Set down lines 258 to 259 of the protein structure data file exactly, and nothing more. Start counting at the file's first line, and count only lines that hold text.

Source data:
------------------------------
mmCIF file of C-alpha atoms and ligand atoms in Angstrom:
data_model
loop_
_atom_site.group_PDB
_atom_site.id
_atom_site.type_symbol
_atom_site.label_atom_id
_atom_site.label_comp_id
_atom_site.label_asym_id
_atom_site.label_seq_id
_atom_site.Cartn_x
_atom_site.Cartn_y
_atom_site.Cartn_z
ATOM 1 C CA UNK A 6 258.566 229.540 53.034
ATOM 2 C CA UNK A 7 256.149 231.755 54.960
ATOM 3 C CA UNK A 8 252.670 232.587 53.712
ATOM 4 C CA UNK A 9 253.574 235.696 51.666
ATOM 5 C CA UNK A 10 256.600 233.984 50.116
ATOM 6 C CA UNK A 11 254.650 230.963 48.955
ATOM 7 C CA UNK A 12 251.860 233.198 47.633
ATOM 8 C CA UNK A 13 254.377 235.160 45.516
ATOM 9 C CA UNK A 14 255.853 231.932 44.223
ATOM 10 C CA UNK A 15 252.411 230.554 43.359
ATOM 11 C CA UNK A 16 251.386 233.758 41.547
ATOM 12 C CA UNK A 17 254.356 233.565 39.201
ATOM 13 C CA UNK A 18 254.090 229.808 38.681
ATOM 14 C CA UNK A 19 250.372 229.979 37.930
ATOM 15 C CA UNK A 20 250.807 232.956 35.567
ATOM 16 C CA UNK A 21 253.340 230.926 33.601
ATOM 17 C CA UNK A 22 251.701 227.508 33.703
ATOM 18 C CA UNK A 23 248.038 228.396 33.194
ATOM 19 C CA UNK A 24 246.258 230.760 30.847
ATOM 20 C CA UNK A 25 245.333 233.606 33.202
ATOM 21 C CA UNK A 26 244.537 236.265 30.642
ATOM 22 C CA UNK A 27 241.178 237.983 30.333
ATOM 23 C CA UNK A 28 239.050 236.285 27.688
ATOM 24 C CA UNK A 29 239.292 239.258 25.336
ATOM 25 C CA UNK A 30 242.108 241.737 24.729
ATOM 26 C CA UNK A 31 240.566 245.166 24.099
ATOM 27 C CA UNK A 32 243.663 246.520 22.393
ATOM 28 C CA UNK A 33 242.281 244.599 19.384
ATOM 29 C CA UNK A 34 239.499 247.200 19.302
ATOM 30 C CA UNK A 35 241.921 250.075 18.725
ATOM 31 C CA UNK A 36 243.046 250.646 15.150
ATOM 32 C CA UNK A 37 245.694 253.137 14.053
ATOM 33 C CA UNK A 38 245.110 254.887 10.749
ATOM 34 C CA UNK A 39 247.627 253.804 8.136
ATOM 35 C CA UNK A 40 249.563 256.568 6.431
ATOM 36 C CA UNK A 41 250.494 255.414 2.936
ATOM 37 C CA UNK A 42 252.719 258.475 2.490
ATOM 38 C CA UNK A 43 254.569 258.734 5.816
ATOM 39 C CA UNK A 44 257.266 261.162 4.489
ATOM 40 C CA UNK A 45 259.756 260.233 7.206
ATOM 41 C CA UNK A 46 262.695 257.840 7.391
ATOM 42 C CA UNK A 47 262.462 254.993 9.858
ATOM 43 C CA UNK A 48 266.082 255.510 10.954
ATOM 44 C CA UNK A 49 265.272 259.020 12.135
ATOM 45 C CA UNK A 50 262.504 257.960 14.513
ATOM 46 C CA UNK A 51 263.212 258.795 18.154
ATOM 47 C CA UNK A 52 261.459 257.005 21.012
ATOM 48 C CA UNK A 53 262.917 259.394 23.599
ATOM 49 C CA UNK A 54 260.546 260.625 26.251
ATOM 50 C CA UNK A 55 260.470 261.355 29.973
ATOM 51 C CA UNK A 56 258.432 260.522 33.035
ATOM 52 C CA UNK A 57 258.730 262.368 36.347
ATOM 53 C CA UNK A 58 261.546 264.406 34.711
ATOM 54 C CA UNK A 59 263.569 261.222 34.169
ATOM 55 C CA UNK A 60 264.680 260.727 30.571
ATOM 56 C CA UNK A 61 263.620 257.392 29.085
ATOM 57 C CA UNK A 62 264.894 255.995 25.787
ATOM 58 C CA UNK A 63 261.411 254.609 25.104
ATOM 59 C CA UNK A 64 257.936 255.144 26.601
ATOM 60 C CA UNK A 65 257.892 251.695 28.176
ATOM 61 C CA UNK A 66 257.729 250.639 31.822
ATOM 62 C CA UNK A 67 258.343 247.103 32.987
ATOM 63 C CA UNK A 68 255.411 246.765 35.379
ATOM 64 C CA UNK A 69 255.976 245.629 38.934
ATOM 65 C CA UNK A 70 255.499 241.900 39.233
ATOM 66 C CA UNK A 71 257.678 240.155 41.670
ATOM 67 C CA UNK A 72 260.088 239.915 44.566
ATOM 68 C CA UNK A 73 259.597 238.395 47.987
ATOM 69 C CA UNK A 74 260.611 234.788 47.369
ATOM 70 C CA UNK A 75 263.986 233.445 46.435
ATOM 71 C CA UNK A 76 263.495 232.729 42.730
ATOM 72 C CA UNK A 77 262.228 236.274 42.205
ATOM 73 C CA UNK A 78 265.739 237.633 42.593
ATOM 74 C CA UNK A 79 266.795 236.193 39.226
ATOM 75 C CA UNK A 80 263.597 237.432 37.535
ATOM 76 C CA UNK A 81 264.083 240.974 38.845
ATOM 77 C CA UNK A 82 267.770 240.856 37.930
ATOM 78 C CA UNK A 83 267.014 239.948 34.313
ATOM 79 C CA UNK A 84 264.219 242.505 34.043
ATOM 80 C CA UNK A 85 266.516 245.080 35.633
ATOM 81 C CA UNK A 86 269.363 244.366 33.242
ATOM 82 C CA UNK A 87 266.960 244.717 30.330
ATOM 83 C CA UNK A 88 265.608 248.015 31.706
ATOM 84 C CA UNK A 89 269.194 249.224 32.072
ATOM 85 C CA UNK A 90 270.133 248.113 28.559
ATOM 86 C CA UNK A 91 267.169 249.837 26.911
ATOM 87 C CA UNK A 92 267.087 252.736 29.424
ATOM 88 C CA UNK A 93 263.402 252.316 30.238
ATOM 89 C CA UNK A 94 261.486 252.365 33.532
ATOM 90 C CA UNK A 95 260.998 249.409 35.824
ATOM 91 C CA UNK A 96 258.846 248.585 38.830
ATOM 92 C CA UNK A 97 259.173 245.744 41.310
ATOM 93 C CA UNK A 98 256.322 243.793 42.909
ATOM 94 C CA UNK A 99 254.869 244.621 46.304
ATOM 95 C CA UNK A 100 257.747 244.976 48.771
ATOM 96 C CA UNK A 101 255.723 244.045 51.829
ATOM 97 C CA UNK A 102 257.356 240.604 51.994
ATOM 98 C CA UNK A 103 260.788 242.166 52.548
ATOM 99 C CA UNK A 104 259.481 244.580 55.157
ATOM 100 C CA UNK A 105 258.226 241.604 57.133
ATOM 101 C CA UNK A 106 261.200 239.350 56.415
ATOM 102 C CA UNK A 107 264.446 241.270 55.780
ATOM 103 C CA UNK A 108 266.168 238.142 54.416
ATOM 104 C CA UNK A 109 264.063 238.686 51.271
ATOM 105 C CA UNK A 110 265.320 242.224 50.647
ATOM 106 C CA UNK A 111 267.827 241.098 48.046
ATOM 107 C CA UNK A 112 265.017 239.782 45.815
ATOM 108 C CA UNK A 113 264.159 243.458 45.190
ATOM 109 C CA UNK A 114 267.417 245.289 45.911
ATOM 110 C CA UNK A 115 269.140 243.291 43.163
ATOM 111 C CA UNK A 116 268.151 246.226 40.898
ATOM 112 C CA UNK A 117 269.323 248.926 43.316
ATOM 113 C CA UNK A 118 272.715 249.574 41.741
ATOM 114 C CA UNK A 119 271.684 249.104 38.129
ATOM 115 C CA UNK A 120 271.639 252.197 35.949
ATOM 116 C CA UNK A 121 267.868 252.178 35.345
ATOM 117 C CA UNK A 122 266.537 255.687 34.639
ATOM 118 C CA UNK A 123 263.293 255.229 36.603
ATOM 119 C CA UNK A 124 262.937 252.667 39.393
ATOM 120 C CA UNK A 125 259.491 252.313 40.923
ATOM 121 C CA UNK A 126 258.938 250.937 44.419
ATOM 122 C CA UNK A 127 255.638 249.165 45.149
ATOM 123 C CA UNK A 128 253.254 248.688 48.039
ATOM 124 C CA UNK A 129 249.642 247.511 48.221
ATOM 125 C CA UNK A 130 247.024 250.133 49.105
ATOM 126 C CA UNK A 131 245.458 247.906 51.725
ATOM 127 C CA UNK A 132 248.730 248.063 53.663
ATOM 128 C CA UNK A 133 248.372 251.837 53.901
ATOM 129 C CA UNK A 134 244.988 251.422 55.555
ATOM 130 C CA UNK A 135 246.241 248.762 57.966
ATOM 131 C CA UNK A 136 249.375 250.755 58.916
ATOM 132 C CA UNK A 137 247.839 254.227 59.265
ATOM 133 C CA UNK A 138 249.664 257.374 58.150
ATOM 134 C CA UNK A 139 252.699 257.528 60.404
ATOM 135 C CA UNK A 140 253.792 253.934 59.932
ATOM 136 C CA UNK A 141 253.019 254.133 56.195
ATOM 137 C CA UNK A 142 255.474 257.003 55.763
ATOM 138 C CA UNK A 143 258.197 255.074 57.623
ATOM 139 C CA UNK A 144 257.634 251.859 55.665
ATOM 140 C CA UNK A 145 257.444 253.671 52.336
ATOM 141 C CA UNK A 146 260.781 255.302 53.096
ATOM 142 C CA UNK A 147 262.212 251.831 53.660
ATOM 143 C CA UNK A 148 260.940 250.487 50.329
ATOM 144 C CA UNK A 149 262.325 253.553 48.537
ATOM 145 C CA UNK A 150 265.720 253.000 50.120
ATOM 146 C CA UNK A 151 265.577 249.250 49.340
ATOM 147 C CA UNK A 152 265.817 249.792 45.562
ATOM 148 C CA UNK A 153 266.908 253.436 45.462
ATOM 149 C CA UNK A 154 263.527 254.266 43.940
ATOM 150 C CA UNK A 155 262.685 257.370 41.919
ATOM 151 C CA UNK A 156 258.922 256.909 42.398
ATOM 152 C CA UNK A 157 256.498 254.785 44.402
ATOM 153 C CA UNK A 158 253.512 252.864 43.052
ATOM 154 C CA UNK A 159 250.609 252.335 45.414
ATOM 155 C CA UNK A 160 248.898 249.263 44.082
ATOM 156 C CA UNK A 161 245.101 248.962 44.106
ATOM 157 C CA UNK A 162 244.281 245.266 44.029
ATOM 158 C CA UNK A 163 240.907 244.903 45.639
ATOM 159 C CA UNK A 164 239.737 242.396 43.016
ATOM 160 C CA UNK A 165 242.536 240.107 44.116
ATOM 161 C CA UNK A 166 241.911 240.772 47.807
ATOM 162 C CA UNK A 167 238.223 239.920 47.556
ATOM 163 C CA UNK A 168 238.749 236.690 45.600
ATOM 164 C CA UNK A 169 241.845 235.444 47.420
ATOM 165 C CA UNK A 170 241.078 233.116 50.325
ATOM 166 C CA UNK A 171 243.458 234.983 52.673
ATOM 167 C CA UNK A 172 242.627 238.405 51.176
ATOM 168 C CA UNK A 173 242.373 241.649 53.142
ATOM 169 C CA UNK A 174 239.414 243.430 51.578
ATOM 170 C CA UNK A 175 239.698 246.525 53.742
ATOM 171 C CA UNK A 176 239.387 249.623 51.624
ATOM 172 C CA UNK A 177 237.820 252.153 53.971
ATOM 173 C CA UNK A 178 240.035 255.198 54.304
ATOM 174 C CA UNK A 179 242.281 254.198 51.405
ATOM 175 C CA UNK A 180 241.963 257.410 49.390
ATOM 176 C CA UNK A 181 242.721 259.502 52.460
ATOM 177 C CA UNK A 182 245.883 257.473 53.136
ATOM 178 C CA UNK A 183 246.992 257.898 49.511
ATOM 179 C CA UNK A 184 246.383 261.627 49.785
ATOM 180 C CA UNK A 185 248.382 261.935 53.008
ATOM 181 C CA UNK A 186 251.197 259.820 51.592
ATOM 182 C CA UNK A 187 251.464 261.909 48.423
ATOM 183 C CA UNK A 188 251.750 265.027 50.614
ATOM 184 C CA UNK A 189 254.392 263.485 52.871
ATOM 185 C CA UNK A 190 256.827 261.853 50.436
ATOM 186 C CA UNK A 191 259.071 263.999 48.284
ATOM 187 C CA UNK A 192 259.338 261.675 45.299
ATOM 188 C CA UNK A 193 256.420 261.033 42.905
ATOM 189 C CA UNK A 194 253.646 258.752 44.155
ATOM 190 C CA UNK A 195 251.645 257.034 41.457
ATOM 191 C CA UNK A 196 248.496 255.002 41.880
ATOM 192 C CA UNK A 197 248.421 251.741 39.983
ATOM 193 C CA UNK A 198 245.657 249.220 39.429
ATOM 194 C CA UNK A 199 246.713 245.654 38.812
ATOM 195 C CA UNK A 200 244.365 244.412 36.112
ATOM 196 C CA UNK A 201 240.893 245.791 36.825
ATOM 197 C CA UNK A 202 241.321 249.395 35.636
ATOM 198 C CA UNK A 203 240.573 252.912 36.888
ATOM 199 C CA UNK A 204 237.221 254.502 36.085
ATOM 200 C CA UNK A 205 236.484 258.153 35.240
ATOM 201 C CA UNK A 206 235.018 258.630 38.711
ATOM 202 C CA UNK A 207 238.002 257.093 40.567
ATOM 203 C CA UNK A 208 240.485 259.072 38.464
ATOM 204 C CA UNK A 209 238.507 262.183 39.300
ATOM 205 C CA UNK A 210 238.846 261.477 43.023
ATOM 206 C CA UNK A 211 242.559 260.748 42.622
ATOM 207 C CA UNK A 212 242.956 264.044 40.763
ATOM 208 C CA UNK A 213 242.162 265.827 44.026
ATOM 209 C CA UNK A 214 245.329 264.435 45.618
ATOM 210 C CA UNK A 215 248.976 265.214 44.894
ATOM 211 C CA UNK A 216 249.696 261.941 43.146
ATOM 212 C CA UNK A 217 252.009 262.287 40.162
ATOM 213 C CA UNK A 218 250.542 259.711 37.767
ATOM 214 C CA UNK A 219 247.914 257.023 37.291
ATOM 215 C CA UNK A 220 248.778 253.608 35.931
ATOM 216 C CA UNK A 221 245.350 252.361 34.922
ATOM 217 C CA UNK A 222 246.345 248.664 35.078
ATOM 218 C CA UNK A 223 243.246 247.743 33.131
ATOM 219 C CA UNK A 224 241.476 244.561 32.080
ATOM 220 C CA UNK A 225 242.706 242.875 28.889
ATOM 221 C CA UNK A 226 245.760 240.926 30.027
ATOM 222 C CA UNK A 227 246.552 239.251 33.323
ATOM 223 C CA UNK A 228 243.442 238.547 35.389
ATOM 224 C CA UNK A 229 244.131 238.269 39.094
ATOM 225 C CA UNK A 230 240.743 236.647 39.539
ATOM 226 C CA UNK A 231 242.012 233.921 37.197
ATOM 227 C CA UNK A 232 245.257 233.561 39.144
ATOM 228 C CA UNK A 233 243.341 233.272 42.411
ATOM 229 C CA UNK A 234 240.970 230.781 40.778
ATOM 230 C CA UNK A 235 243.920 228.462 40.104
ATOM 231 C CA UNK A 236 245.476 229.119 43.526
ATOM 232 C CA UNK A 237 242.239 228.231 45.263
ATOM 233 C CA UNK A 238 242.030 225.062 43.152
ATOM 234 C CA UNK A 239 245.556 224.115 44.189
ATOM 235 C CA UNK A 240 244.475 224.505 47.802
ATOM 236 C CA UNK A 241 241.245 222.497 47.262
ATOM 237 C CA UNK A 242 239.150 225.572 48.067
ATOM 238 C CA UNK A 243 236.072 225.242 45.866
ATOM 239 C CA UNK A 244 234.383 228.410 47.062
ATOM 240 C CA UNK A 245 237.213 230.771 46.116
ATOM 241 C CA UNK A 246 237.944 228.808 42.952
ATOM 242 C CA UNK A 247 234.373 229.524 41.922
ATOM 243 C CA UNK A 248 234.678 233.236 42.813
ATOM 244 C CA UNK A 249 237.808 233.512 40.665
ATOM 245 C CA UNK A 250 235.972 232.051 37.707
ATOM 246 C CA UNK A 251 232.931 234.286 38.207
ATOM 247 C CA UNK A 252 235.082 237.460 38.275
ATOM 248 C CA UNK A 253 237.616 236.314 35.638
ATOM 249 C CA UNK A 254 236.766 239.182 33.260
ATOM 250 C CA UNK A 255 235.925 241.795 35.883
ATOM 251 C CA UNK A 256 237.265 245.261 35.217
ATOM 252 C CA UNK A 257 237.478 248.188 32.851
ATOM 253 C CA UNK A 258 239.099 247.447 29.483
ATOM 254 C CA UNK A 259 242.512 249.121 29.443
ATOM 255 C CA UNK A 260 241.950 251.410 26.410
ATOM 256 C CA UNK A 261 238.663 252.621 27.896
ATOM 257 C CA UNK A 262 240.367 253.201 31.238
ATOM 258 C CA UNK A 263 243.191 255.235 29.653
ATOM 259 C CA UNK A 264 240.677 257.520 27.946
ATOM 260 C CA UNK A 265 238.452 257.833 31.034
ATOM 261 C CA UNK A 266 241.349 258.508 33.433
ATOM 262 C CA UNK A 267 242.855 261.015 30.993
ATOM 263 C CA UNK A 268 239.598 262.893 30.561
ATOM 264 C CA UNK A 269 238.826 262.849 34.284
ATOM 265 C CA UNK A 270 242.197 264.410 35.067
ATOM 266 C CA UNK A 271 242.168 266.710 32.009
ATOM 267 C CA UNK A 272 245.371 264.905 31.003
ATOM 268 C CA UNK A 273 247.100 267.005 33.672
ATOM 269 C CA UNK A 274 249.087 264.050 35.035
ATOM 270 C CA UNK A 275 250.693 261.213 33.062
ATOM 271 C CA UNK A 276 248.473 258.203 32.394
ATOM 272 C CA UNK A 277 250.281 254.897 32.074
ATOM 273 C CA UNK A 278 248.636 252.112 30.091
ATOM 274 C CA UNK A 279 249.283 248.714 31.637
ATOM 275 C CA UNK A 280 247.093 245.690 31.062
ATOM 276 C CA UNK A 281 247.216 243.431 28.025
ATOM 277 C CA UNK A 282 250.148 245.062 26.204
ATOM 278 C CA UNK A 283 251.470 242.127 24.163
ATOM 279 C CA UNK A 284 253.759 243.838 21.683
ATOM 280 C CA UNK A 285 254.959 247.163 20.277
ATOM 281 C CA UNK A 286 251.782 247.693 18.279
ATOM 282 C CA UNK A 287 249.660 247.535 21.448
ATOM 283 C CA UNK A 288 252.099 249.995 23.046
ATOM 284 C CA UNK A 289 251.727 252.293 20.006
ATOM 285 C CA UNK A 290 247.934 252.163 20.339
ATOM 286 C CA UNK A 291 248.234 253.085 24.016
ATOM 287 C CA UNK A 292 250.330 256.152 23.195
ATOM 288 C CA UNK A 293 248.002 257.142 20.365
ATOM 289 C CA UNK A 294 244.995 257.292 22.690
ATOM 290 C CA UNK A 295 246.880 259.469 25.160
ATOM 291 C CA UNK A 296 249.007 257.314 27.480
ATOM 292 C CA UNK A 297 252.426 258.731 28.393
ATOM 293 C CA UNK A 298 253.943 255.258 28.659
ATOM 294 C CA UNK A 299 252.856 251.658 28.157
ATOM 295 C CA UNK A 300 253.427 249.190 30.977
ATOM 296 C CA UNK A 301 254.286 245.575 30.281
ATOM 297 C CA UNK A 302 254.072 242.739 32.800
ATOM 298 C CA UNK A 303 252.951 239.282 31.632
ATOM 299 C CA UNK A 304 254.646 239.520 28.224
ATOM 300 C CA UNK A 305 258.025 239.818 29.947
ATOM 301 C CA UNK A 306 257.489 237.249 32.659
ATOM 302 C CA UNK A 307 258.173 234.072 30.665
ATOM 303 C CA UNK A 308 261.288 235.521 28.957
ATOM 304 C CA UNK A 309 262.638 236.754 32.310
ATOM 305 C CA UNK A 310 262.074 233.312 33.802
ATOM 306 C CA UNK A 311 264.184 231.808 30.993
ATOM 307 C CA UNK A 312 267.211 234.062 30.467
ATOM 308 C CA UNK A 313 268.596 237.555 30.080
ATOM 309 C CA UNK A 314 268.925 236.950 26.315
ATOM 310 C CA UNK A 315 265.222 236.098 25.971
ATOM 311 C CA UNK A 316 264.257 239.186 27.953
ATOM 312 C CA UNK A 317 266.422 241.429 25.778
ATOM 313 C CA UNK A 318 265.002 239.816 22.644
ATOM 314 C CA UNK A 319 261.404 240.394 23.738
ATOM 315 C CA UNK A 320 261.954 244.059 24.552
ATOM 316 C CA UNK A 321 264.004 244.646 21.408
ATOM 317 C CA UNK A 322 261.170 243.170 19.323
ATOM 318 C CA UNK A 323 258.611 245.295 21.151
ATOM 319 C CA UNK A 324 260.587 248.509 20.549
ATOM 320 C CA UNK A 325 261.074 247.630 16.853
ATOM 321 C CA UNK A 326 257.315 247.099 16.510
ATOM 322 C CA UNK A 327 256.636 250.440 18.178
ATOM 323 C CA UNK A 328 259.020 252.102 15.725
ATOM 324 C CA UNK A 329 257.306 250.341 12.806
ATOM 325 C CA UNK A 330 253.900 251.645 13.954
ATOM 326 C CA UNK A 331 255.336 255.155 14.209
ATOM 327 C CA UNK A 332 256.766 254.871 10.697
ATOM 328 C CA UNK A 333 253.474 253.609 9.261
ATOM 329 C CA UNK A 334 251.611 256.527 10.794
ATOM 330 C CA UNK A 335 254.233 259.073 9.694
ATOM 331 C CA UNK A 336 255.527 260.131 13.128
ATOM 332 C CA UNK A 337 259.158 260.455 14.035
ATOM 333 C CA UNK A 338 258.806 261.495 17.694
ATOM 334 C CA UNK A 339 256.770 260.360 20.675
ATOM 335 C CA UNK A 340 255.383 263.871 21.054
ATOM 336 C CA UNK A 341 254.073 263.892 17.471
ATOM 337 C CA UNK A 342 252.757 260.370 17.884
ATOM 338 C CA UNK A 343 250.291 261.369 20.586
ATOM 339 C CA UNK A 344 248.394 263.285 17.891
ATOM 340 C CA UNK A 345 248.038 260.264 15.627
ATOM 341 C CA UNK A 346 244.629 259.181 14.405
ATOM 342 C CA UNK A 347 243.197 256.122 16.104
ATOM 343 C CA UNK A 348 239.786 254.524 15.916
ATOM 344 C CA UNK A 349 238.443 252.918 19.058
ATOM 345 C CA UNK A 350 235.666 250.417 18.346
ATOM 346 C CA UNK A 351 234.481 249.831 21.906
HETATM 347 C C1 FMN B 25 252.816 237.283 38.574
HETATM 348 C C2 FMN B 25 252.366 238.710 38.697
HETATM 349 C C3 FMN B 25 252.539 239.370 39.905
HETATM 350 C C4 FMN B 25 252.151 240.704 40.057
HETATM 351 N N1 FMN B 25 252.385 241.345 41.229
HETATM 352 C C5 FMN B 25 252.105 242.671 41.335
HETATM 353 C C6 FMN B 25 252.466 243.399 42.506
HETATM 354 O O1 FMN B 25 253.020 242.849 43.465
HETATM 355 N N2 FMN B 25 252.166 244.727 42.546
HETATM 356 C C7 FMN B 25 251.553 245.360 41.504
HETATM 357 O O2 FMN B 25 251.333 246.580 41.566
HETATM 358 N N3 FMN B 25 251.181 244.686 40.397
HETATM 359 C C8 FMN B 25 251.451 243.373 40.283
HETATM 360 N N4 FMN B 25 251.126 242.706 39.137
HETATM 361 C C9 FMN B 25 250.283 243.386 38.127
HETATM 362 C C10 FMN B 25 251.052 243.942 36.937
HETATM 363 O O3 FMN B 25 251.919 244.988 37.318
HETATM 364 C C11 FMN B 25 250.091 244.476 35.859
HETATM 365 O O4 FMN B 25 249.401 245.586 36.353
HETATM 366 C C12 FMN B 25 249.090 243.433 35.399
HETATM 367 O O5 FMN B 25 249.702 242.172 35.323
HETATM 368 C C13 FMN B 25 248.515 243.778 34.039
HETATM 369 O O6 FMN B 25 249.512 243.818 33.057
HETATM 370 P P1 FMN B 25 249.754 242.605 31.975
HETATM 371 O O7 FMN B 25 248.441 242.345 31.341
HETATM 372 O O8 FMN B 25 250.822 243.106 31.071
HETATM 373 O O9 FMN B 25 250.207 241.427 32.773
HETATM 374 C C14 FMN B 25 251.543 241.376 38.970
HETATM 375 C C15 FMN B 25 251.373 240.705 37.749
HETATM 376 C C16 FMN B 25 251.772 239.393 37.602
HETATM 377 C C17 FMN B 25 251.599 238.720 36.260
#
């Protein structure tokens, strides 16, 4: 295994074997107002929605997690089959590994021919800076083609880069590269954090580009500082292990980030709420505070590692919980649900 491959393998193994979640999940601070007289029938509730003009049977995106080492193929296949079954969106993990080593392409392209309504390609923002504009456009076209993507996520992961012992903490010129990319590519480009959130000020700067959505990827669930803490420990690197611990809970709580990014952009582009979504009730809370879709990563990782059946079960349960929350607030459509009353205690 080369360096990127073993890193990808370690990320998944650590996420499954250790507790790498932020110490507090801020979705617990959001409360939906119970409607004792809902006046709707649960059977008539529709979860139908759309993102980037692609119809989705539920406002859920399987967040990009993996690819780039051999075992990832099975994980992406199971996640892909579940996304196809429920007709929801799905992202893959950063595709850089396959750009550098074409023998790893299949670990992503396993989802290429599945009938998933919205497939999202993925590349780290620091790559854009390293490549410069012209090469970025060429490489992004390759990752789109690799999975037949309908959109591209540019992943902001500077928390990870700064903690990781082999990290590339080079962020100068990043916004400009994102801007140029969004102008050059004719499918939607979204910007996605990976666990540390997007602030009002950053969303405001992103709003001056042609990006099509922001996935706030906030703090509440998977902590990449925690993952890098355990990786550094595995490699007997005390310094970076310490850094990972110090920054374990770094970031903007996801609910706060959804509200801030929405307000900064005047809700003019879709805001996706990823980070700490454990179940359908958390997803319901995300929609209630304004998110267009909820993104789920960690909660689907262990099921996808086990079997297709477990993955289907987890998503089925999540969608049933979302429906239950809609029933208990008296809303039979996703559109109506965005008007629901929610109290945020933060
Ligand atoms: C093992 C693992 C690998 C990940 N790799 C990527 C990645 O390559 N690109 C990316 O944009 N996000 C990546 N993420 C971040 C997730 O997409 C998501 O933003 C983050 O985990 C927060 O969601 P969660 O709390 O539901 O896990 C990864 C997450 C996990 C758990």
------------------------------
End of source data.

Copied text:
ATOM 245 C CA UNK A 250 235.972 232.051 37.707
ATOM 246 C CA UNK A 251 232.931 234.286 38.207